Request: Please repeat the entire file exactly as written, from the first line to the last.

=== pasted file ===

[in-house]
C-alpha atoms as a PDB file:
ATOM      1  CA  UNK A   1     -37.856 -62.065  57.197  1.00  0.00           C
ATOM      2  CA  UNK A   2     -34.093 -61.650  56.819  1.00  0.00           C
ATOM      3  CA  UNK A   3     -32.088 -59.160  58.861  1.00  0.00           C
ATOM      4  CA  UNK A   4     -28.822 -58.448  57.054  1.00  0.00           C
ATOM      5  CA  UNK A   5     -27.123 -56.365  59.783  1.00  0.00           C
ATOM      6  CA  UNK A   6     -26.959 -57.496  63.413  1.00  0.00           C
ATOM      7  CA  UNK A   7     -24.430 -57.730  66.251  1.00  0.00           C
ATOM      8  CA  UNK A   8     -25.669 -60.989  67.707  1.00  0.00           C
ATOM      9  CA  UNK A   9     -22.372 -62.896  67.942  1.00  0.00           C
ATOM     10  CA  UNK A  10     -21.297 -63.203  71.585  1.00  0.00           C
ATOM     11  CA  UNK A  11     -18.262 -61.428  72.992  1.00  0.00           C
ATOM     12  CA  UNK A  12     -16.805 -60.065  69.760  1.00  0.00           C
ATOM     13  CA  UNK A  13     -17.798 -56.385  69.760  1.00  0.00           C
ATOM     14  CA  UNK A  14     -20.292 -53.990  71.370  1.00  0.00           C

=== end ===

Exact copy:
[in-house]
C-alpha atoms as a PDB file:
ATOM      1  CA  UNK A   1     -37.856 -62.065  57.197  1.00  0.00           C
ATOM      2  CA  UNK A   2     -34.093 -61.650  56.819  1.00  0.00           C
ATOM      3  CA  UNK A   3     -32.088 -59.160  58.861  1.00  0.00           C
ATOM      4  CA  UNK A   4     -28.822 -58.448  57.054  1.00  0.00           C
ATOM      5  CA  UNK A   5     -27.123 -56.365  59.783  1.00  0.00           C
ATOM      6  CA  UNK A   6     -26.959 -57.496  63.413  1.00  0.00           C
ATOM      7  CA  UNK A   7     -24.430 -57.730  66.251  1.00  0.00           C
ATOM      8  CA  UNK A   8     -25.669 -60.989  67.707  1.00  0.00           C
ATOM      9  CA  UNK A   9     -22.372 -62.896  67.942  1.00  0.00           C
ATOM     10  CA  UNK A  10     -21.297 -63.203  71.585  1.00  0.00           C
ATOM     11  CA  UNK A  11     -18.262 -61.428  72.992  1.00  0.00           C
ATOM     12  CA  UNK A  12     -16.805 -60.065  69.760  1.00  0.00           C
ATOM     13  CA  UNK A  13     -17.798 -56.385  69.760  1.00  0.00           C
ATOM     14  CA  UNK A  14     -20.292 -53.990  71.370  1.00  0.00           C